We can’t all be winners. The lucky among us learn this lesson early, after coach-pitch strikeouts or unscored but obviously one-sided soccer games. Others—the mildly gifted or the carefully insulated—come to the realization later in life, when it hurts more. It takes only one track-and-field meet to realize that there’s a lot of running that goes on after the tape is broken, but little glory is meted out for the beaten, broken ones who cross the line with the victors already on the podium. Nissan doesn’t have a winner in the Pathfinder, but it’s a midpack contender in a stacked field.
The Pathfinder’s 284-hp V-6 engine underwent a thorough revamping for 2017that pushes it a little further toward the front of the pack. Direct injection is new to the 3.5-liter powerplant, as are redesigned pistons, a higher compression ratio, and variable intake-valve timing. Together, the revisions produce an additional 24 horsepower and 19 lb-ft of torque than were available in the 2016 Pathfinder. (We’d hoped for a bigger power bump, but let’s not look gift horsepower in the mouth.) The revised engine was good for a 7.4-second run from zero to 60 mph. That’s just 0.1 second quicker than our test of a 2016 Pathfinder—and not quite the 0.2-second improvement Nissan predicted when we got our first drive of the new model in August.
The programming of the Pathfinder’s continuously variable automatic transmission (CVT), which drew our ire in the aforementioned review of the pre-refresh model, has improved. It still lingers near 5000 rpm under moderate-to-heavy acceleration but does so by imitating a traditional automatic, shifting from 6000 rpm back down to 4500, then repeating the cycle until the pedal is lifted.This avoids the inherent droning that lesser CVTs cause, while still making use of the Pathfinder’s high-end torque. CVTs supposedly improve fuel efficiency over traditional automatic transmissions, but the Pathfinder failed spectacularly on that score during our two-week test, recording just 16 mpg despite an EPA combined rating of 21 mpg. In fairness to the Pathfinder, about half of those miles were under unusually hard driving conditions. But with highway cruising and errands around town mixed in, the result is still surprisingly low.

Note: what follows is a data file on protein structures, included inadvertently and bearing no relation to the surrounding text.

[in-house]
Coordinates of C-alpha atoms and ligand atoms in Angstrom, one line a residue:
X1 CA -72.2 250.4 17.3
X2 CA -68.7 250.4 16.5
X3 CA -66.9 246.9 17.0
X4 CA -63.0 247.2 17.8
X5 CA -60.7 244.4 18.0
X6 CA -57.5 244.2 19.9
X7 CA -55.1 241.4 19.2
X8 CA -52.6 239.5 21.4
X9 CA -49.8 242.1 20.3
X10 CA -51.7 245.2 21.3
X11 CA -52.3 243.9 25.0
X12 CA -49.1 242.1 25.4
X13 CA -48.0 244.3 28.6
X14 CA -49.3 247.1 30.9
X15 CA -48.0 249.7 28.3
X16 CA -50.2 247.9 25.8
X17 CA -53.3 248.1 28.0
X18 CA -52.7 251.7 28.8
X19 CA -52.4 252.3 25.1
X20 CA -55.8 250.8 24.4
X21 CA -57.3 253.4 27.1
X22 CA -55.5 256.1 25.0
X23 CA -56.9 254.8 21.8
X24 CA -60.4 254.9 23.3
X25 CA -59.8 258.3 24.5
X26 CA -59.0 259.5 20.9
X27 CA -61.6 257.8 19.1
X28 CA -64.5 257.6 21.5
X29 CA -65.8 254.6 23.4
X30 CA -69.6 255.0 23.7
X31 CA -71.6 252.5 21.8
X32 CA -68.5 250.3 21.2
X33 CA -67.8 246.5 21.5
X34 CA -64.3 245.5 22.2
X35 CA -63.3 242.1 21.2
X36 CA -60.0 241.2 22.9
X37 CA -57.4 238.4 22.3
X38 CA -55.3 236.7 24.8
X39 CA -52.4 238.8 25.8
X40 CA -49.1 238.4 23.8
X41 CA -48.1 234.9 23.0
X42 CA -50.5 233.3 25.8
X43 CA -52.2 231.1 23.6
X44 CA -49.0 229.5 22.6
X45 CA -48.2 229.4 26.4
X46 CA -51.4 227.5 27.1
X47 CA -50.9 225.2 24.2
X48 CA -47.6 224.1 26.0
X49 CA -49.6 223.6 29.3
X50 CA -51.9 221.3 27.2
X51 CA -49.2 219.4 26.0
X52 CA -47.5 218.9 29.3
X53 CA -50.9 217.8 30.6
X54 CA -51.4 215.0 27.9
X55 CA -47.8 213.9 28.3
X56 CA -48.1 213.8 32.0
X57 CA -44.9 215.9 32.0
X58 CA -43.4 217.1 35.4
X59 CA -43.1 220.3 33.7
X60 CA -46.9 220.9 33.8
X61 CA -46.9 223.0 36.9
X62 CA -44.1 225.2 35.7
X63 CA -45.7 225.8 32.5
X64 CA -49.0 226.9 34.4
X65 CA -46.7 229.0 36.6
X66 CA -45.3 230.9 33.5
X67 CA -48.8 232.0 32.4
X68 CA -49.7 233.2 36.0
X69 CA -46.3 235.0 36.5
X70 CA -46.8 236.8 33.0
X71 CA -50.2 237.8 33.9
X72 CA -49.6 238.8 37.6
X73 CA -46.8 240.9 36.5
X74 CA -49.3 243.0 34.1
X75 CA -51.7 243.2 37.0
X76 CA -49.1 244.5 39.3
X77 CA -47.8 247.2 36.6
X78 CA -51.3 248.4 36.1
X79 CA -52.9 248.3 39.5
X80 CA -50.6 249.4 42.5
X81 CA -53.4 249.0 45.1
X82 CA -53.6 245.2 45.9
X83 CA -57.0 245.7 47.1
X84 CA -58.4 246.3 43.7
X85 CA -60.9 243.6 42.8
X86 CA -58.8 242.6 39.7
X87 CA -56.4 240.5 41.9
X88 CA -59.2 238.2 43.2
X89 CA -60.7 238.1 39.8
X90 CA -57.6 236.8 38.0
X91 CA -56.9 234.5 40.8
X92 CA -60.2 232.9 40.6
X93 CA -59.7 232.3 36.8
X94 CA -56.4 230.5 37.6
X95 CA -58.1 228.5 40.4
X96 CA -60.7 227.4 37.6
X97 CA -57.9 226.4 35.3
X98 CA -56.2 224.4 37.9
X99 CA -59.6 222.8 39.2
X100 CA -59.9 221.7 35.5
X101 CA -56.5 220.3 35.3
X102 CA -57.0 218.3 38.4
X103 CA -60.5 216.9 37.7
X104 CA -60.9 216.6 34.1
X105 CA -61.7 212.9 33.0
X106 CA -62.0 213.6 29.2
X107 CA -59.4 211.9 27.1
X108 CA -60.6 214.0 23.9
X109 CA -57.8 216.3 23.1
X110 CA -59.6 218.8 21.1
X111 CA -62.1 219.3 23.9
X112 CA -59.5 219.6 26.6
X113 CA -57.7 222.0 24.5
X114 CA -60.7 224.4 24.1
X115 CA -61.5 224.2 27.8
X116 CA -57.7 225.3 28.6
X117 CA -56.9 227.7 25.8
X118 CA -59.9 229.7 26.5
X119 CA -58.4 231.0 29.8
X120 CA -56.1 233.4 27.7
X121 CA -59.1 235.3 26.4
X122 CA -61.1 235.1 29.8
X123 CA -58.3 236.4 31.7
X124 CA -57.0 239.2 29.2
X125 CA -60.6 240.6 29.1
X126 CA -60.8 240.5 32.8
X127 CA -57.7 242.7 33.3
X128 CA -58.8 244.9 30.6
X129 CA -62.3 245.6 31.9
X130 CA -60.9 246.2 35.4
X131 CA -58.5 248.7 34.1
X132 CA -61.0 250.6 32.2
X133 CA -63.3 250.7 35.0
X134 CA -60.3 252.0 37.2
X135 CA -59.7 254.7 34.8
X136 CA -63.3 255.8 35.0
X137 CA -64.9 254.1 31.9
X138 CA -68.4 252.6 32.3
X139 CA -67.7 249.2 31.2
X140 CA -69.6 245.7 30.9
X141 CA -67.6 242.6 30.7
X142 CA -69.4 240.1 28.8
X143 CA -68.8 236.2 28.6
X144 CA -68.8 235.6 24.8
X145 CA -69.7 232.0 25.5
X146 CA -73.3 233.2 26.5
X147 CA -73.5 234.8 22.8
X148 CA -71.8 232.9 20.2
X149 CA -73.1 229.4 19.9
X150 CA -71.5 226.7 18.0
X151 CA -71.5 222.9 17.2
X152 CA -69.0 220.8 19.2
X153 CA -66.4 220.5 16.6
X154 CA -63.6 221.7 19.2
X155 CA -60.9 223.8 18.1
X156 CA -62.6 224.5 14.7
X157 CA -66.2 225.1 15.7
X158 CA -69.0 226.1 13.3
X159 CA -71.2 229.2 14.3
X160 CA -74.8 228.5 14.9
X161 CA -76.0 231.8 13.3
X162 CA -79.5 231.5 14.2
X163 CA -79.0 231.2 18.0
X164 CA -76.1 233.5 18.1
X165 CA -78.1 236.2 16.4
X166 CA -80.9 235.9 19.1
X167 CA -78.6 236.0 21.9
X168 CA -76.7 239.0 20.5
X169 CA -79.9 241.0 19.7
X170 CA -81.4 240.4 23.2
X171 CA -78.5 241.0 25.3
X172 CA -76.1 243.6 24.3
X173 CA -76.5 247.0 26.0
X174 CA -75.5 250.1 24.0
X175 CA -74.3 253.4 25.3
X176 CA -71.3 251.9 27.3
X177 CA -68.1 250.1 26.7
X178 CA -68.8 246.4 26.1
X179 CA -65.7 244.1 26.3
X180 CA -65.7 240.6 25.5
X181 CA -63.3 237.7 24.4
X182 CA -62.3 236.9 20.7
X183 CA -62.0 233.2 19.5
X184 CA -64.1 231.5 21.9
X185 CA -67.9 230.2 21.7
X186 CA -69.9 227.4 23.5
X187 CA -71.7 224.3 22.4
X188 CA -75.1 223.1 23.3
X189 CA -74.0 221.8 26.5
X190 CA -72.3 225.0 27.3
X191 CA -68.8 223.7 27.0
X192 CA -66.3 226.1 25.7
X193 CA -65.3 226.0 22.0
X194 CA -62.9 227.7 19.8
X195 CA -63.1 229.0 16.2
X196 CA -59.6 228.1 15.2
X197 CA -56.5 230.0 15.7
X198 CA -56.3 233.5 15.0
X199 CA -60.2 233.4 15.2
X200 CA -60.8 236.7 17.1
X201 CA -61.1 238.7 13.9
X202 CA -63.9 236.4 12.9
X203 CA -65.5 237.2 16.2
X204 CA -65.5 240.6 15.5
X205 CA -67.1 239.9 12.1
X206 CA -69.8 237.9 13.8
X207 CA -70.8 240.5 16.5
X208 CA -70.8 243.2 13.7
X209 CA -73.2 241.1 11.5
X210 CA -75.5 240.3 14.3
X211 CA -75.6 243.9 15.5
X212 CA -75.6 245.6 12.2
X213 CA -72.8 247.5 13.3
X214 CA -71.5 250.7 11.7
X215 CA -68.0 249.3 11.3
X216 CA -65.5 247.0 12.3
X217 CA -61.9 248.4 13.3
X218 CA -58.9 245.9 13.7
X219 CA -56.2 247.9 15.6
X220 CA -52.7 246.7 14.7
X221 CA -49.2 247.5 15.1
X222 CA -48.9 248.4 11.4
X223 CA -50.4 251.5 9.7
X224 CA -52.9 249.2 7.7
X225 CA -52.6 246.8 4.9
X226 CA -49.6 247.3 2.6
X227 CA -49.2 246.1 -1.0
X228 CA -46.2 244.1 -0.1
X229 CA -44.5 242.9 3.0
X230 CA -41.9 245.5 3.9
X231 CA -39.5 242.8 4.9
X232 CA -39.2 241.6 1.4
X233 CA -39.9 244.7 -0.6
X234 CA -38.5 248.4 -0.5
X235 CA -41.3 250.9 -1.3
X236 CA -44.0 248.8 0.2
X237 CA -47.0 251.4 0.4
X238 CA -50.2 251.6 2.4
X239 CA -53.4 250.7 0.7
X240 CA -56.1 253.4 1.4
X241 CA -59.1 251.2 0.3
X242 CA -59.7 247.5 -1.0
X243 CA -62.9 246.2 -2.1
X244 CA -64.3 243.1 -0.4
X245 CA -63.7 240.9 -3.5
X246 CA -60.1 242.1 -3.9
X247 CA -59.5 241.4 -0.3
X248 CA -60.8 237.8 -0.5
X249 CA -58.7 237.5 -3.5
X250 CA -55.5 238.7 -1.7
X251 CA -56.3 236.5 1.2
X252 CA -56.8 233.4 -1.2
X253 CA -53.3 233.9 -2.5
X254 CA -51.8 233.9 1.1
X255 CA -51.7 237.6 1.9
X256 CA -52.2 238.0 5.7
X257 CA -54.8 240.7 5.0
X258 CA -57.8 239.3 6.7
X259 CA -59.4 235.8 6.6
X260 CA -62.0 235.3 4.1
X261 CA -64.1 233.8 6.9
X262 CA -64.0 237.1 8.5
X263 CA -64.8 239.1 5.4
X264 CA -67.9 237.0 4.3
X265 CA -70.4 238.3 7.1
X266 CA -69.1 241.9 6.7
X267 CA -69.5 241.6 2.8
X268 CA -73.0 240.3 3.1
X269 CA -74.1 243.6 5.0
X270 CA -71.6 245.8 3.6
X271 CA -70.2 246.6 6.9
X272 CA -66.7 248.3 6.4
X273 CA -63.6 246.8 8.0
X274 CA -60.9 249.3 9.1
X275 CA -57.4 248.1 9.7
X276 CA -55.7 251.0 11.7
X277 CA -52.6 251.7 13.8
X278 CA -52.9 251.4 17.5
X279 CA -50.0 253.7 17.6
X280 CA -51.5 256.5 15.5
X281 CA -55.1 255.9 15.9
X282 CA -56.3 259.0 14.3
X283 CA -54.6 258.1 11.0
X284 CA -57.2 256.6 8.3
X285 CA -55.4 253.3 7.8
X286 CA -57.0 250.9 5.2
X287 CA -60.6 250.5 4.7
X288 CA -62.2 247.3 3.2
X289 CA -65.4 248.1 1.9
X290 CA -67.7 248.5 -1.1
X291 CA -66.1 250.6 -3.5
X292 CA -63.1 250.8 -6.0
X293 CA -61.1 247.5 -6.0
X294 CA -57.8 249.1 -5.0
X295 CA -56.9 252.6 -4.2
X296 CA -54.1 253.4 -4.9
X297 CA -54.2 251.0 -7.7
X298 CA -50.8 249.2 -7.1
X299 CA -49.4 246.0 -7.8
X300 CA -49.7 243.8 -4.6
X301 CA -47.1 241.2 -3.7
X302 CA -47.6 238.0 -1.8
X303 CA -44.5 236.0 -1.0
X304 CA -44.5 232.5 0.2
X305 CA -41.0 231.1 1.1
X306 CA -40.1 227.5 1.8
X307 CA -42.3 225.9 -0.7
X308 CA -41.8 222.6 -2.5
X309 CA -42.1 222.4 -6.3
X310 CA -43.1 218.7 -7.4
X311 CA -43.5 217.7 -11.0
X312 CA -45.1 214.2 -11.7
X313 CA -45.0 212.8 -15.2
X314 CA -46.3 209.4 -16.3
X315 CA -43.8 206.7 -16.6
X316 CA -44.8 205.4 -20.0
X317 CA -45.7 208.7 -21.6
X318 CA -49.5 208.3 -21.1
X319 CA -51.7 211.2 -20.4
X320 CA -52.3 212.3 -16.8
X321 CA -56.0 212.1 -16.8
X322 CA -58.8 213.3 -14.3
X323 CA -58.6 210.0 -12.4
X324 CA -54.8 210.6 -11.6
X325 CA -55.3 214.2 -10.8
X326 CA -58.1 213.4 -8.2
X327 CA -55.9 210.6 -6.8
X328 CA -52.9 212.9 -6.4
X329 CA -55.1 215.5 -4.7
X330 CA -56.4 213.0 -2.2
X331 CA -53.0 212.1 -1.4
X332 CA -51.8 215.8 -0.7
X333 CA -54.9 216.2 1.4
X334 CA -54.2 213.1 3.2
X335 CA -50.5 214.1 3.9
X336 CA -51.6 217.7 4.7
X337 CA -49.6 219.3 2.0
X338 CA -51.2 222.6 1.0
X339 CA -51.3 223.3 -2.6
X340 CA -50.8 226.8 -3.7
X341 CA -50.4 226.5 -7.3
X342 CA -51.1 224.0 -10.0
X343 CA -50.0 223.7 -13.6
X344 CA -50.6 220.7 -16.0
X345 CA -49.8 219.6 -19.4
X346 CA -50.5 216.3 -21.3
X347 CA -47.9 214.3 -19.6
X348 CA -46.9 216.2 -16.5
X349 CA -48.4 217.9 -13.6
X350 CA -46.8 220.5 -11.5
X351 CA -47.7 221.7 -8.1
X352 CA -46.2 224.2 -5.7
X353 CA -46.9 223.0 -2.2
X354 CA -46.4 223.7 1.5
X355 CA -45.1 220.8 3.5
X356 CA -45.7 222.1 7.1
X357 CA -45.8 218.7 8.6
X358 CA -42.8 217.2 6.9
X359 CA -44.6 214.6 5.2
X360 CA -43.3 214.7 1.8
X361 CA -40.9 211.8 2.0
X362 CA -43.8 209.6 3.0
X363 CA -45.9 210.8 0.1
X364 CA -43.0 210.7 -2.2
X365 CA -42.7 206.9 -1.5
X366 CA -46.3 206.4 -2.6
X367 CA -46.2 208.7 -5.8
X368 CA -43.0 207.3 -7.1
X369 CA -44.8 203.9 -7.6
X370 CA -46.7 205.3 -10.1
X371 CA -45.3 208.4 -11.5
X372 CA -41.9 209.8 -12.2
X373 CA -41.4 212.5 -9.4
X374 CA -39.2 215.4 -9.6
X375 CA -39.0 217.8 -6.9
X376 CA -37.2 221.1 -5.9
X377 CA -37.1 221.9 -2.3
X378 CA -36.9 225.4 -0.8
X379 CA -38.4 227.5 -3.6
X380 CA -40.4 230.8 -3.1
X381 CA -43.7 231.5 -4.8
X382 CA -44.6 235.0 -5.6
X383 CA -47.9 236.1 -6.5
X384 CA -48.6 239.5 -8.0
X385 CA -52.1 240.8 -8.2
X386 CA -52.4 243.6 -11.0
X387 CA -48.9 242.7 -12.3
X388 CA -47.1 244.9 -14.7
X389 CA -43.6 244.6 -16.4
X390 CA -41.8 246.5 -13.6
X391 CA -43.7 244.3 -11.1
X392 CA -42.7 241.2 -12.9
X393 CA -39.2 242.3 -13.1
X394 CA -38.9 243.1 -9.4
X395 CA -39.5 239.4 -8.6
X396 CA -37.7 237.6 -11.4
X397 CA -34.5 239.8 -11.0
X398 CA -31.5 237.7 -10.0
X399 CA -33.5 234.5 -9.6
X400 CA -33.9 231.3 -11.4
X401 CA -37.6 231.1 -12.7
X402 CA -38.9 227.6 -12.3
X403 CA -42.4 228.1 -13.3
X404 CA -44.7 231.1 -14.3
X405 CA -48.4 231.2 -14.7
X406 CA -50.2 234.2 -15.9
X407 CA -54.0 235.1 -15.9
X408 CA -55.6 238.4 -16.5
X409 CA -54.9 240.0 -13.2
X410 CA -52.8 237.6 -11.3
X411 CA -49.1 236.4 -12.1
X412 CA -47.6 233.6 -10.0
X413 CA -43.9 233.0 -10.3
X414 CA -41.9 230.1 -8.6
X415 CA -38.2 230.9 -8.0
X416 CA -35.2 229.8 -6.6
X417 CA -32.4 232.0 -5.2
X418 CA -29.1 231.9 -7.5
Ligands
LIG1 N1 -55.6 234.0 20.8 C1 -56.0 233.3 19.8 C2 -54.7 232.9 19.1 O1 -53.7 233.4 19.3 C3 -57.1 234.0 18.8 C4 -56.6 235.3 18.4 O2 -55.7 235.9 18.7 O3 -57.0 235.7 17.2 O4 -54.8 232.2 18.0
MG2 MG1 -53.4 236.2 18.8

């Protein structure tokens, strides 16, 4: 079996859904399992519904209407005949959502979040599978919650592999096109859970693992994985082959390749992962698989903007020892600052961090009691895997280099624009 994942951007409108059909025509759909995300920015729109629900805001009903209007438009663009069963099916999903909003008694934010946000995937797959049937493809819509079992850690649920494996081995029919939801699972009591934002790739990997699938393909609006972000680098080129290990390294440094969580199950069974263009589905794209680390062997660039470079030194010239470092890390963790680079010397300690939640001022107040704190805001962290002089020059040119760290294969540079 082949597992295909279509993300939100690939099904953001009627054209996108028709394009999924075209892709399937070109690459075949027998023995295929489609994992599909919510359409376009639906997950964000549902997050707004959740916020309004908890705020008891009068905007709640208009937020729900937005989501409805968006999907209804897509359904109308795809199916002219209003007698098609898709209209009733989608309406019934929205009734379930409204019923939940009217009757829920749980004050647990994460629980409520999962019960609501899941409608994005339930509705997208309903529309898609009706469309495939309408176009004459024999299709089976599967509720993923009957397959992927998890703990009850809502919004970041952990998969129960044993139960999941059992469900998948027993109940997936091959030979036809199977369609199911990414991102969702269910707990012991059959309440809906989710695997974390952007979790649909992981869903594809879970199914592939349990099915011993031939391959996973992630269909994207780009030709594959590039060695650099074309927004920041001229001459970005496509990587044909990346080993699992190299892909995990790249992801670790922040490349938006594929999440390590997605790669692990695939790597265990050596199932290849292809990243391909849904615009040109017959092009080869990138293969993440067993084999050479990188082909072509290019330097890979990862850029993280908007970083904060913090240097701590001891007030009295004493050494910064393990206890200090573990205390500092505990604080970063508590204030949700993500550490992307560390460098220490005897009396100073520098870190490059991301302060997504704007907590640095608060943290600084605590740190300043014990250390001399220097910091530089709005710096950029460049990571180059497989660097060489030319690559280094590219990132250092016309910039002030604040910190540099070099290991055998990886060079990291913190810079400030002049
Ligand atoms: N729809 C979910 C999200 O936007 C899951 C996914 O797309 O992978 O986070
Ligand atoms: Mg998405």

Exterior revisions to the Pathfinder are less obvious, although Nissan claims that a reshaping of its nose has made the crossover look more “masculine.” On the inside, the Pathfinder, or at least the Platinum version we tested, has the same high level of feature content that impressed us last year. Our test car came standard with heated and cooled front seats, heated second-row seats, a heated steering wheel, and a panoramic sunroof. But even though the dashboard and door panel fittings look plush at first glance, closer inspection reveals them to be mostly cleverly molded hard-touch plastics with dashes of an unconvincing faux brazilwood. There’s better to be had in this segment and at this price—look to the Mazda CX-9to see the heights mainstream-brand crossovers can reach.
Our real problems with the Pathfinder start when the road gets twisty. The steering is feather light, reactions to inputs are slow, grip (measured on our skidpad at 0.77 g) is lacking, and when coaxed through corners the Pathfinder rolls like a sailboat on a sea of pudding. It feels every bit of its 4654-pound paunch, and sloppy motions make the Pathfinder feel outdated. Much as our long-term test of a 2013 model mostly impressed us with its road manners, it simply can’t keep up with the more recently introduced CX-9, Hyundai Santa Fe, and GMC Acadia.
Nissan makes a good case for the Pathfinder as a family hauler with some undeniably convenient features, such as a second-row bench seat that tilts forward to allow third-row access even with a child seat mounted. The 16 cubic feet of storage behind the third row isn’t remarkable, but with it stowed cargo space grows to nearly 50 cubic feet, among the best in its class. Those bright spots aren’t enough to make up for the Pathfinder’s dynamic flaws, especially since the real winners in this race can haul the stuff of family life and deliver a rewarding driving experience.